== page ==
For many, the first thing that springs to mind when thinking of Avignon in Provence is the well-known French children’s song about dancing on a bridge in the city: “sur le pont d’Avignon, l’on y danse, l’on y danse“. But did you know that the 12th century bridge is UNESCO listed? And it’s not the only UNESCO-listed site in this medieval city…
The UNESCO-listed sites of Avignon
Palais des Papes and the Place du Palais
From 1309 to 1377 Avignon was the seat of seven successive Catholic Popes beginning with Clement V, a Frenchman. Unrest in Rome and politics played a part in the decision to move papal power to Provence. Of course the Popes had to have somewhere suitable to live. The monumental Palais des Papes, the Popes’ Palace, was built between 1335 to 1352 and over the years there were more modifications.
Jean Froissart, a 14th century chronicler and writer who visited Avignon, described it as “the most beautiful and strongest house in the world.” It housed Europe’s largest library at the time. And it wasn’t cheap to build, costing 400,000 Livres (the French currency at the time). That’s a whopping six times what Pope Clement VI spent when he bought the city of Avignon from Johanna, Countess of Provence, in 1348. The city was only reclaimed by France in 1793.
Set in the immense Place du Palais, the palace is as big as five cathedrals. It has an eye-popping 15,000 m² of floor space (three times the size of the White House in Washington DC). In fact, it is the biggest Gothic palace in the world.
The popes of Avignon
When the Papal court was moved back to Rome, dissident cardinals in Avignon “elected” two more Popes to reign in France, This actiion split the church for 39 years, but in the end Rome was the victor. The Popes Palace in Avignon became a residence for visiting dignitaries and fell into disrepair. During the French Revolution it became a prison. Then was turned into a barracks for Napoleon’s soldiers. It wasn’t until the early 1900s that the magnificence of the building was once again recognised. It became a public museum in 1906.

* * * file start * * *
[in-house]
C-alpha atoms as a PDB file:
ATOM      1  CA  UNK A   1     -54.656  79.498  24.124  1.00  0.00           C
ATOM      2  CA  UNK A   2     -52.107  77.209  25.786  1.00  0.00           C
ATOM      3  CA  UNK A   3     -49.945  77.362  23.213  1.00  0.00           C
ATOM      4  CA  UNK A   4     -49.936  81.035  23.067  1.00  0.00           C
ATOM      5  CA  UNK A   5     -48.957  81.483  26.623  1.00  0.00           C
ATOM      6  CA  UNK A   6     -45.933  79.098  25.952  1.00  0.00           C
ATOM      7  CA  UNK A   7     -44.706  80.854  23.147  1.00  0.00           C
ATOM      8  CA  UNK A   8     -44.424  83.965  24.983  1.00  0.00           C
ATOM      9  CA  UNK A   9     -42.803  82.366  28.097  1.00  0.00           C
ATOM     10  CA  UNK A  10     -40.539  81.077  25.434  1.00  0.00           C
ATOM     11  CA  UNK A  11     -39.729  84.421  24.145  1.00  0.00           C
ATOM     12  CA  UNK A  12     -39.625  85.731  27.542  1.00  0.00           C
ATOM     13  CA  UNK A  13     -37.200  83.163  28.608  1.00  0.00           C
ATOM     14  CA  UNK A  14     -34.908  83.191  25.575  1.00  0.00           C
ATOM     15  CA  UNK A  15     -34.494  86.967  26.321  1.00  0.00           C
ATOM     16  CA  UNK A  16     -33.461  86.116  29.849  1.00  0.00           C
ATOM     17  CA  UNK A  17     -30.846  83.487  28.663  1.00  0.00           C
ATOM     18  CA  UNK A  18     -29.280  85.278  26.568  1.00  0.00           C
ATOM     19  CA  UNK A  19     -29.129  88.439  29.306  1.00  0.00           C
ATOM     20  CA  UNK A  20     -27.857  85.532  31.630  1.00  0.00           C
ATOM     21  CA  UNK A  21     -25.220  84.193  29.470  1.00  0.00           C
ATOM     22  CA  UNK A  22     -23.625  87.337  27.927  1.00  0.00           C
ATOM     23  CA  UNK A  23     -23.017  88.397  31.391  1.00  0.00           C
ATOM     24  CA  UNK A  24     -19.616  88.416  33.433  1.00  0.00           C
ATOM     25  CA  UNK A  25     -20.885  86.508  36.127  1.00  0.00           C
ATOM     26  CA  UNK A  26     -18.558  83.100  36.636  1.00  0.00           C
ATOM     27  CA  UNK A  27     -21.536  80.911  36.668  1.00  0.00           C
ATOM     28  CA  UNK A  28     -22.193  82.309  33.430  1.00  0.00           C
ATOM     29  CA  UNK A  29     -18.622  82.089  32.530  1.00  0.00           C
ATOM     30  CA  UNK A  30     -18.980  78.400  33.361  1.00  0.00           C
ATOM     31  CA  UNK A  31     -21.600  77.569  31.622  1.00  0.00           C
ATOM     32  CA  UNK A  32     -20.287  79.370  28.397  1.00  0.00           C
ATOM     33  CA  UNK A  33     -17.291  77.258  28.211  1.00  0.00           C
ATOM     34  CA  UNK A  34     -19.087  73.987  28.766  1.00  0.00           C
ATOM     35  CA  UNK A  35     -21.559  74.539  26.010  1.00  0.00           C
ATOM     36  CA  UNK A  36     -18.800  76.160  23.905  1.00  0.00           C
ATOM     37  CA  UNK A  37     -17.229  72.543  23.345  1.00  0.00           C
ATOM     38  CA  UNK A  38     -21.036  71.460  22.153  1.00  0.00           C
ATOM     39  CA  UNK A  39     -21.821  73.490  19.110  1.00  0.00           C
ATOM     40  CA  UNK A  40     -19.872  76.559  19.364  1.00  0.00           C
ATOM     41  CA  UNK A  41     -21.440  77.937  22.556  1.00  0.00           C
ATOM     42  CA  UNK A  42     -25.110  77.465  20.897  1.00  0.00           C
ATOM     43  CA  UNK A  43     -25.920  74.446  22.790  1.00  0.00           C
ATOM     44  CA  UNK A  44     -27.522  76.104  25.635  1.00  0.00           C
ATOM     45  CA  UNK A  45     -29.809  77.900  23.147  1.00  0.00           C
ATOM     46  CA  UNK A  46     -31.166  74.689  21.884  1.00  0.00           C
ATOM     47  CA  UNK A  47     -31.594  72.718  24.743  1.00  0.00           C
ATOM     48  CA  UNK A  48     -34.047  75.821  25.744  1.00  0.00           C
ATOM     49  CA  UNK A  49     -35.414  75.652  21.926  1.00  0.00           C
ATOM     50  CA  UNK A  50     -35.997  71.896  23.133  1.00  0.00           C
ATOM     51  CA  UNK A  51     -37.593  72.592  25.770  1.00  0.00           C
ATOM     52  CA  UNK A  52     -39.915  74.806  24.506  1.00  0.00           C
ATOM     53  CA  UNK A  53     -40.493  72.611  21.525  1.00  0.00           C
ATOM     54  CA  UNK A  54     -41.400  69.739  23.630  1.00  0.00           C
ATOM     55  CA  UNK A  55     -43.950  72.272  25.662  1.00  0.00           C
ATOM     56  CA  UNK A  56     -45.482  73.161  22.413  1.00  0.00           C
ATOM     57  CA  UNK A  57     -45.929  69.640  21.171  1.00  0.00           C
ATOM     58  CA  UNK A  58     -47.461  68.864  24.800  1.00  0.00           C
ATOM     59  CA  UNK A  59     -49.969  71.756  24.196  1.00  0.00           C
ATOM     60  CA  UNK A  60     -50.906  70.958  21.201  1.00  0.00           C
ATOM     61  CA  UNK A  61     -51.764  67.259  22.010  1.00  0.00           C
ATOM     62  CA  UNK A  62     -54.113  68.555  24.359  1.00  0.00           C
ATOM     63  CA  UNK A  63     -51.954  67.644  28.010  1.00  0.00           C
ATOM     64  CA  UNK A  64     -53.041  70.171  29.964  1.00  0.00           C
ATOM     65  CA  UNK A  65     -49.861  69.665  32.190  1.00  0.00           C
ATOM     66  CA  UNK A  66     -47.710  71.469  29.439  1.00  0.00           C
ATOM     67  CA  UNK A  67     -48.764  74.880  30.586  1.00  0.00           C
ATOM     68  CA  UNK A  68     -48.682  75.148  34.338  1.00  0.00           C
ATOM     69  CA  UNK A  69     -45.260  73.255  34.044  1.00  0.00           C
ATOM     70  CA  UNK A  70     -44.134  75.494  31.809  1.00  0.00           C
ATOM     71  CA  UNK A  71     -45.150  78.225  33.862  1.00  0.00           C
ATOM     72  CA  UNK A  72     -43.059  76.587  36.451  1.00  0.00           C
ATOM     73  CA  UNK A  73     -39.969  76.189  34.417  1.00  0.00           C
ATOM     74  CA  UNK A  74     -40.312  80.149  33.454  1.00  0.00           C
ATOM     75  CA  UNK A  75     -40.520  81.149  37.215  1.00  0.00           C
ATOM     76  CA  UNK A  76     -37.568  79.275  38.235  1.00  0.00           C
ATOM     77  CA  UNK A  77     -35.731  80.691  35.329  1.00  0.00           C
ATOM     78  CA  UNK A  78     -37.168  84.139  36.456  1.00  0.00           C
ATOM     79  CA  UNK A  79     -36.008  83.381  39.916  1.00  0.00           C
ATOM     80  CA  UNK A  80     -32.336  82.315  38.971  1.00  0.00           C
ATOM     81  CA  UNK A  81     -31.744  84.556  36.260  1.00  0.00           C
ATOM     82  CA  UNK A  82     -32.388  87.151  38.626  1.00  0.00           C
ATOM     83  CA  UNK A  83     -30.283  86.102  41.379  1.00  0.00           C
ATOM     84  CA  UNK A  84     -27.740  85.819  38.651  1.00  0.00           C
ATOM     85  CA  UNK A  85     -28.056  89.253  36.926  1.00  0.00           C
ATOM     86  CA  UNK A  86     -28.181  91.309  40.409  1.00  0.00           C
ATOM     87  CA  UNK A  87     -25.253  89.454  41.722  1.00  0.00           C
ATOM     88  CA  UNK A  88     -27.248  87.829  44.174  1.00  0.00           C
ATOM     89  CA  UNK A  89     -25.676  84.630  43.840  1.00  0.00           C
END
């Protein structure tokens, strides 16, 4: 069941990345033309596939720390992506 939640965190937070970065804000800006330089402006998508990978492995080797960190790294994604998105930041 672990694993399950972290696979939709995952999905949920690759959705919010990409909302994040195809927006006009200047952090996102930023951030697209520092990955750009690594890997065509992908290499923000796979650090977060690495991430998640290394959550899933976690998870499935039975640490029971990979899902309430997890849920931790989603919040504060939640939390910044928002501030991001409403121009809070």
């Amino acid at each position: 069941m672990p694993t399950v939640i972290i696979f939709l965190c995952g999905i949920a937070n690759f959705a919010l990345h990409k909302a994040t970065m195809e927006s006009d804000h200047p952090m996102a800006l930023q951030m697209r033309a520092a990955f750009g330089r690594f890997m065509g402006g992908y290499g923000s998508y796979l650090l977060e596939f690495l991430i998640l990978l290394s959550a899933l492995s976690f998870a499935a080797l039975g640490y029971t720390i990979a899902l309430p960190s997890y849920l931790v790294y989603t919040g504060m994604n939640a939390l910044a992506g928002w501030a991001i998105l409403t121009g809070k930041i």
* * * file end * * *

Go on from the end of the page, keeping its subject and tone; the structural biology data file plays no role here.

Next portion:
Twenty-five rooms in the palace are open to visitors including the former Indulgence Window. From here the Pope gave blessings to the crowds below. You can visit the grand formal rooms which held banquets and ceremonies, the Treasury, the private chapels and apartments with priceless frescoes.
The palace is surrounded by other monuments including the former residence of Bishops, known as the Petit Palais. It’s not actually that petit and covers an impressive 3000 m² with two inner courtyards. It was rebuilt in the 15th century on the site of a former palace built to house Archbishop Julien de la Rovère. He later became Pope Jules II. It’s now a museum with an extensive collection of artworks of the Middle Ages and the Renaissance including works by Botticelli and Carpaccio.
Notre-Dame des Doms Cathedral
Next to the Palais des Papes is the Cathedral of Notre Dame des Doms. It was built in 1150 in the Provençal Romanesque style and predates the Papal complex. Gothic style chapels were added between the 14th and 17th centuries. Atop the cathedral’s bell tower, a 20-foot gilded statue of the Virgin Mary presides over the surroundings.
Rocher des Doms Gardens
A short walk from the cathedral you’ll find the Rocher des Doms park. From its peak you have panoramic views of the Rhone river. It’s a beautiful park, centred around a pond which is home to swans and other waterfowl, and offers a green refuge from the summer heat to tourists and locals alike.
Clos de la Vigne